In the book's prologue, Hebald recalls the summer of 1978, when she was on a cruise: "I threw overboard the following medications: the psychotropic tranquilizers Haldol and Thorazine and the antidepressants Imipramine Daytime and Tofranil P.M. A psychiatric patient in and out of hospitals for thirty years, I'd been on massive doses of medication for twenty. I was forty-four." Hebald sometimes does and sometimes does not make the argument that for most of her life psychiatry was a burden and that she succeeded only when she escaped from it. One way of reading her book is to see the journey as useless and her "transformation" as resulting from a release from the power of psychiatry, hospitalizations, and medications. Another interpretation is that this transformation resulted from what she had gained along the way through her experiences with psychiatric treatment. Hebald has trouble making up her mind. Others, including some who are quoted on the book's dust jacket, would like to spin this as an antipsychiatry book.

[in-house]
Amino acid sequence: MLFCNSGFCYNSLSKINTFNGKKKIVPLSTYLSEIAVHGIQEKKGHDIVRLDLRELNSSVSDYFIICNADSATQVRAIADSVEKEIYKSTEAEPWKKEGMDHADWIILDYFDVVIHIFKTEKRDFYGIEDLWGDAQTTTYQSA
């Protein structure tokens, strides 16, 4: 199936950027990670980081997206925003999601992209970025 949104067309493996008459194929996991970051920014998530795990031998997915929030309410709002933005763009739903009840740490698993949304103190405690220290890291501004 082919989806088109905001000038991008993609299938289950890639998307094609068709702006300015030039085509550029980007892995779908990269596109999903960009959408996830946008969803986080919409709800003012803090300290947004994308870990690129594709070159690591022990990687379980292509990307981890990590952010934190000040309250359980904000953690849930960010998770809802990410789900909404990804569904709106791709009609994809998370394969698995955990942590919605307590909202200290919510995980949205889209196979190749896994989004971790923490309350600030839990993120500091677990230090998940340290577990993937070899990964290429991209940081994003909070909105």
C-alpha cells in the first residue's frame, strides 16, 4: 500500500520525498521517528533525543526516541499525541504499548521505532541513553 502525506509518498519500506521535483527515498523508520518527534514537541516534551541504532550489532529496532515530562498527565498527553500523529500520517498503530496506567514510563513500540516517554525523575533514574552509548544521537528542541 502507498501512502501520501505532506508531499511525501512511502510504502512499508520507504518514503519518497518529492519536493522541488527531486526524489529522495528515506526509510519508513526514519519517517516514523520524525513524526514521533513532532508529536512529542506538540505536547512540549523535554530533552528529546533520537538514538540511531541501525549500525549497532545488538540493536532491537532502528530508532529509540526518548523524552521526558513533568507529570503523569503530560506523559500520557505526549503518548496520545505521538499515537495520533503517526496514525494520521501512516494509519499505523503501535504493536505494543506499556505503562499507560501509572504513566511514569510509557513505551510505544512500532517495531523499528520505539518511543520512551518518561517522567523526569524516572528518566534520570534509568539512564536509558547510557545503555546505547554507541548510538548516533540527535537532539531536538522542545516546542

Hebald was born in 1934, and her father died in 1938. Her own history included incest, promiscuity, suicide attempts, and an abortion. Her psychiatric history included two admissions to Gracie Square Hospital in New York City, the first from December 3, 1959, through February 27, 1960, and the second from November 2, 1962, through April 30, 1963. The second of these hospitalizations ended when Hebald was transferred to the Payne Whitney Clinic in New York City, where she spent almost a year—from April 30, 1963, to April 1, 1964. Her other psychiatric admissions in New York City were to Bellevue. Hebald's last psychiatric admission was to the Allen Memorial Hospital in Waterloo, Iowa, during the winter of 1972.